Source: KPMG Corporate Treasury News, Edition 46, August 2015
This article is an excerpt from the KPMG position paper Treasury-Organisation 4.0.
The current benchmarks for assessing the appropriateness and propriety of risk management and risk controlling at industrial and commercial enterprises are the publications by the German Association of Corporate Treasurers (Governance in Corporate Treasury) and the 'Corporate Finance' working group of Schmalenbach-Gesellschaft für Betriebswirtschaft e.V. (Risk Management and Risk Controlling at Industrial and Commercial Enterprises). In the absence of binding legal requirements for industrial and commercial enterprises, the corresponding application of the Minimum Requirements for Risk Management (MaRisk) at German banks issued by the German Federal Financial Supervisory Authority (BaFin) and their predecessor forms the basis not only for the audit of the internal control system by the external auditor, but also for internal audit. In this context, the basis as a benchmark for assessing good market practice should also be taken into account.
The publication by Schmalenbach-Gesellschaft für Betriebswirtschaft dates from 2000, while the publication by the German Association of Corporate Treasurers dates from 2008.
In light of the changes in the global economy and their impact on financial risk as well as the technological developments in the area of treasury software, it is easy to conclude that benchmarks that are seven or even 15 years old may no longer be appropriate.
But what is the right benchmark to apply today, and what are the resulting consequences?
In a recently published KPMG position paper, we formulated four propositions to address the consequences of economic change and technical development for treasury and put them up for discussion.
Preliminary remark: The term 'Industry 4.0' is on everyone’s lips: the 'informatisation of production technology' with the aim of creating a smart factory that is characterised by adaptability, resource efficiency, ergonomic design, and the integration of customers and business partners into business and value-added processes.
If IT becomes a key factor (as it already is in many areas), the concept of 'Industry 4.0' must necessarily also have a direct impact on treasury. This can already be seen from three developments: firstly, the opportunities for complex controlling offered by high-end treasury systems and the accompanying concept of management by exception, which represents the highest degree of treasury automation; secondly, the – in some cases extremely cost-effective – implementation of core treasury functions using SaaS solutions; and thirdly, the creation of heterogeneous best-of-breed system platforms by connecting individual third-party applications to optimise system support.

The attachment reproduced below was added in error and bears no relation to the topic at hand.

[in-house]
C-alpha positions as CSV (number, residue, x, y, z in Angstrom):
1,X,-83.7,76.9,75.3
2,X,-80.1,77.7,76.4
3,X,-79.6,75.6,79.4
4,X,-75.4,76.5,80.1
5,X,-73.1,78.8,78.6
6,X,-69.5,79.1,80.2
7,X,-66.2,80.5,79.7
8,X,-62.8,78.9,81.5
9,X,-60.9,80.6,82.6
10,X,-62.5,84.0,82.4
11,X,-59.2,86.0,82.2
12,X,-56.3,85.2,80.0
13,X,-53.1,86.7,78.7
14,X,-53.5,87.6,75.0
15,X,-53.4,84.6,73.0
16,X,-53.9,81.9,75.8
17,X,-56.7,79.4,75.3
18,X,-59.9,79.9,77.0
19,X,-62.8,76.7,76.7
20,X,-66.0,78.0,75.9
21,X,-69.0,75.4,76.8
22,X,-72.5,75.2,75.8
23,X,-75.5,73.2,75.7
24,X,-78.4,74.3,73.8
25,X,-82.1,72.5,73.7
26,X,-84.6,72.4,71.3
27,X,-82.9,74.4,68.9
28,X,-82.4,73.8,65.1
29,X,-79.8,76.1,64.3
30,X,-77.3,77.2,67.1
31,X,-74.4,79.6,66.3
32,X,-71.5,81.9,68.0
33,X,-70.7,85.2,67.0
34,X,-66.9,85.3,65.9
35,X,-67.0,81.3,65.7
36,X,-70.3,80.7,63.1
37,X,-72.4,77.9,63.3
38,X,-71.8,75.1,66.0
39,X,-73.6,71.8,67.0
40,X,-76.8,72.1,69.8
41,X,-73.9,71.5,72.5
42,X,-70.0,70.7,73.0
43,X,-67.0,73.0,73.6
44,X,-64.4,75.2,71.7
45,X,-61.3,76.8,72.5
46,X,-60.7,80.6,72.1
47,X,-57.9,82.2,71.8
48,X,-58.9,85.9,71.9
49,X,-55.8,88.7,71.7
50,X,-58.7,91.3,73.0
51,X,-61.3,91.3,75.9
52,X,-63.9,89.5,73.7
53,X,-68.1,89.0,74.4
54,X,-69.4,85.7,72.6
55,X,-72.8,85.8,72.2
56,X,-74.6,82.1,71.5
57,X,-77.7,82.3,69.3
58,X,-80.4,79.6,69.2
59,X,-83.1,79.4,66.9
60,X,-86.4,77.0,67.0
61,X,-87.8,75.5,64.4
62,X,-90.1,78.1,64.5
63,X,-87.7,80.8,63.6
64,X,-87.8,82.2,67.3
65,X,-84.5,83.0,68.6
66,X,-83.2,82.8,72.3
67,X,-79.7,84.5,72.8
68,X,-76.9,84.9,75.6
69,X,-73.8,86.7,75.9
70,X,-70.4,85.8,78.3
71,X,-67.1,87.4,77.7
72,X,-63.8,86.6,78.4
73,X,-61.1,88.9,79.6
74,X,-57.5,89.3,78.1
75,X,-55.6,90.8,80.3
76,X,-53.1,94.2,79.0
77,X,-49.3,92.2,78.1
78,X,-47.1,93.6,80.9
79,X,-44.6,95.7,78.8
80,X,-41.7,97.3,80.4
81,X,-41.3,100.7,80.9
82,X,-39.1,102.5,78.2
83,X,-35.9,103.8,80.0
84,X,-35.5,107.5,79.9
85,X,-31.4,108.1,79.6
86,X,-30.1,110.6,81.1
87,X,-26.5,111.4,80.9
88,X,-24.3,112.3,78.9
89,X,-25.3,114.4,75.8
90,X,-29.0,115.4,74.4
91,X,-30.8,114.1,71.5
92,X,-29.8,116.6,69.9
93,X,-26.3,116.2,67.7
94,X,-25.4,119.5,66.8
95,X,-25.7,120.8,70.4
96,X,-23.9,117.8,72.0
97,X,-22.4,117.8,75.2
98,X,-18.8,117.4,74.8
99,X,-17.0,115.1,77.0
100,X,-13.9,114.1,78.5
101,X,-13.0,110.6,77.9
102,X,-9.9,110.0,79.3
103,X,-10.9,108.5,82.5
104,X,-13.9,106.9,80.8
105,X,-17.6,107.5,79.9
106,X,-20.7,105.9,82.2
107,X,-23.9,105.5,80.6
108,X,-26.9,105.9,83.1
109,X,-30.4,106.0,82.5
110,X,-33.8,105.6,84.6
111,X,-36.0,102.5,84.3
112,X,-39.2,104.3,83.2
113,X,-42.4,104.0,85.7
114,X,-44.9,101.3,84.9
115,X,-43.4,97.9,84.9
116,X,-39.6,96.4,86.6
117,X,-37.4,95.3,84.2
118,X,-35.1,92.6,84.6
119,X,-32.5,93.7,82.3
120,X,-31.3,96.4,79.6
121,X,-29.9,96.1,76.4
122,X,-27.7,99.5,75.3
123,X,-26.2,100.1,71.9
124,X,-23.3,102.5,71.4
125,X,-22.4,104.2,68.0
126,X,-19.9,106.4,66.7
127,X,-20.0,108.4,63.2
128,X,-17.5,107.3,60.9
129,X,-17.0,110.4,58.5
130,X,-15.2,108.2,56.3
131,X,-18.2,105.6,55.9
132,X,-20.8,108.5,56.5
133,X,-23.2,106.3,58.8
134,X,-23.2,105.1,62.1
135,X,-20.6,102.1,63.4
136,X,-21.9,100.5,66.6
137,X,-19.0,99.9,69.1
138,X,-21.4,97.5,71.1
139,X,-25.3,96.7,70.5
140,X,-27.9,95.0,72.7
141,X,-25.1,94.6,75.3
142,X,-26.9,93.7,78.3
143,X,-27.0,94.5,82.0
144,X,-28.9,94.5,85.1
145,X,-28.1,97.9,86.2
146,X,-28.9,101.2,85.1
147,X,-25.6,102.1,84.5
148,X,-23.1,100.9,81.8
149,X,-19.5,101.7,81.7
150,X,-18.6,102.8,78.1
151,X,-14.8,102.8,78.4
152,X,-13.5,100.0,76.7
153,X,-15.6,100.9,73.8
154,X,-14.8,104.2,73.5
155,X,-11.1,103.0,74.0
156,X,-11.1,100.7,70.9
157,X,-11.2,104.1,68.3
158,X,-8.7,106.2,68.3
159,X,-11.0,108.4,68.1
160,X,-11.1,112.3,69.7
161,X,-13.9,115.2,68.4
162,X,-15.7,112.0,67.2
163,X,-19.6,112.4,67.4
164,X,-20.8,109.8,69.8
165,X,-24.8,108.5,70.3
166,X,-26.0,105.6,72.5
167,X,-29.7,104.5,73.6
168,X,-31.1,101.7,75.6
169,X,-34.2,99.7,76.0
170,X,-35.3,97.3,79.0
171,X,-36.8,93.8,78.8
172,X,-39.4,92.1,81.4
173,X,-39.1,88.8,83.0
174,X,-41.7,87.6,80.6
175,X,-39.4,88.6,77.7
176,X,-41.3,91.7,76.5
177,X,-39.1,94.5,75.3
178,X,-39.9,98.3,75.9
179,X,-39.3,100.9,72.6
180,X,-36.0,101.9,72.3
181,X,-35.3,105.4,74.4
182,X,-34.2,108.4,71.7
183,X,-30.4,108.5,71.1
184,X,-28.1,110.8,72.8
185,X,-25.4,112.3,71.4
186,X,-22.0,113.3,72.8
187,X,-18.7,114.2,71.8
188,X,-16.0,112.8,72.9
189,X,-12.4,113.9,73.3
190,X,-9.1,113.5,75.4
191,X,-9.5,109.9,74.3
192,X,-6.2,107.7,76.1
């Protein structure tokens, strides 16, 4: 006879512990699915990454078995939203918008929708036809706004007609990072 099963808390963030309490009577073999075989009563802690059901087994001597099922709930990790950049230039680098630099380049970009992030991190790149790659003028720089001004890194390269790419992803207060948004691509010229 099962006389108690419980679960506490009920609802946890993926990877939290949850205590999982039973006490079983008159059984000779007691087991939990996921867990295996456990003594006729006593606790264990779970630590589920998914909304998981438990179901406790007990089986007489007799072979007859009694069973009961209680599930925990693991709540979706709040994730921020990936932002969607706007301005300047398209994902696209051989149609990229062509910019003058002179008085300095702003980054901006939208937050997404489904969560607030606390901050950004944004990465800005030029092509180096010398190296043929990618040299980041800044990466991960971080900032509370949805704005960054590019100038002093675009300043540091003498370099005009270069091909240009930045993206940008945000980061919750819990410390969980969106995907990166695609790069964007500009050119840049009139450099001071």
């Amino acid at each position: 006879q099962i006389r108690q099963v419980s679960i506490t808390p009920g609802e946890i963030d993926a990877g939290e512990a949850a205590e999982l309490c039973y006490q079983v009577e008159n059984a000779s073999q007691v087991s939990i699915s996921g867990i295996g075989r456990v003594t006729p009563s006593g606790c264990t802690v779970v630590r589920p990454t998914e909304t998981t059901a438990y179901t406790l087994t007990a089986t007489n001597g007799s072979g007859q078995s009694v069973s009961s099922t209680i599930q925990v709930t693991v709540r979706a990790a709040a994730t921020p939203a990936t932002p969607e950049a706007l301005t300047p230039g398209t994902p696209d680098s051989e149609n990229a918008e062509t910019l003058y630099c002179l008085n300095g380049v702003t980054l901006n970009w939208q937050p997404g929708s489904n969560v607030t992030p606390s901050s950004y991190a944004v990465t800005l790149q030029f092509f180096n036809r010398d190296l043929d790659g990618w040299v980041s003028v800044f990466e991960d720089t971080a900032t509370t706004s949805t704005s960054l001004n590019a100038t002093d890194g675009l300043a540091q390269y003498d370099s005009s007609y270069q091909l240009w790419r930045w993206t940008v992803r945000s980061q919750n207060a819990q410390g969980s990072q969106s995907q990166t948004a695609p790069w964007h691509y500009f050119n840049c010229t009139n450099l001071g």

What does this mean for treasury in concrete terms, irrespective of size and complexity?
It means that IT will become a key benchmark for good market practice, if not the most important benchmark. This means the IT standards, i.e. applications, that are currently available and being used by companies, and hence that have demonstrated their functionality.
The systems currently available and the system landscapes that can be configured using them offer an extremely high degree of automation in treasury processes ('true straight-through processing'). This leads to a considerable reduction in manual activity and hence significant efficiency gains. In particular, processing and control activities throughout the entire cash and risk management process can be performed largely by the system and automated.
At the same time, changing business models and risk structures and new regulatory and amended accounting requirements mean that the focus of treasury activities is shifting (even further) away from processing activities and towards the analytical activities of a centre of knowledge and excellence (CoKE).
In our view, this will inevitably have consequences at the level of internal organisation. If the available technological opportunities and best practice strategies are applied to risk and cash management, this means that the established organisational structures at many industrial and commercial enterprises – the separation of front office, middle office and back office as described in the two benchmarks mentioned above – are no longer relevant in terms of the use of resources, process interfaces and employee focus, and are only required even from a compliance perspective with regard to the separation of front office and back office.
Nevertheless, treasury remains a critical area when it comes to the conclusion of derivative financial instruments and the implementation of payment transactions and cash management, among other things. Mismanagement can lead to serious problems for the entire company, so the effectiveness of the internal control system must remain a fundamental point.
Accordingly, we have formulated four propositions for redefining the cornerstones of an adequate treasury organisation:
1. The use of professional treasury IT is mandatory
2. There is no alternative to a central treasury organisation in core areas
3. Technical development means that the traditional trader is a thing of the past
4. Back office has had its day as a separate organisational unit
You can read more about these propositions and how we arrived at them in the complete position paper, which is available for download [see below].
Author: Carsten Jäkel, Partner, email@example.com
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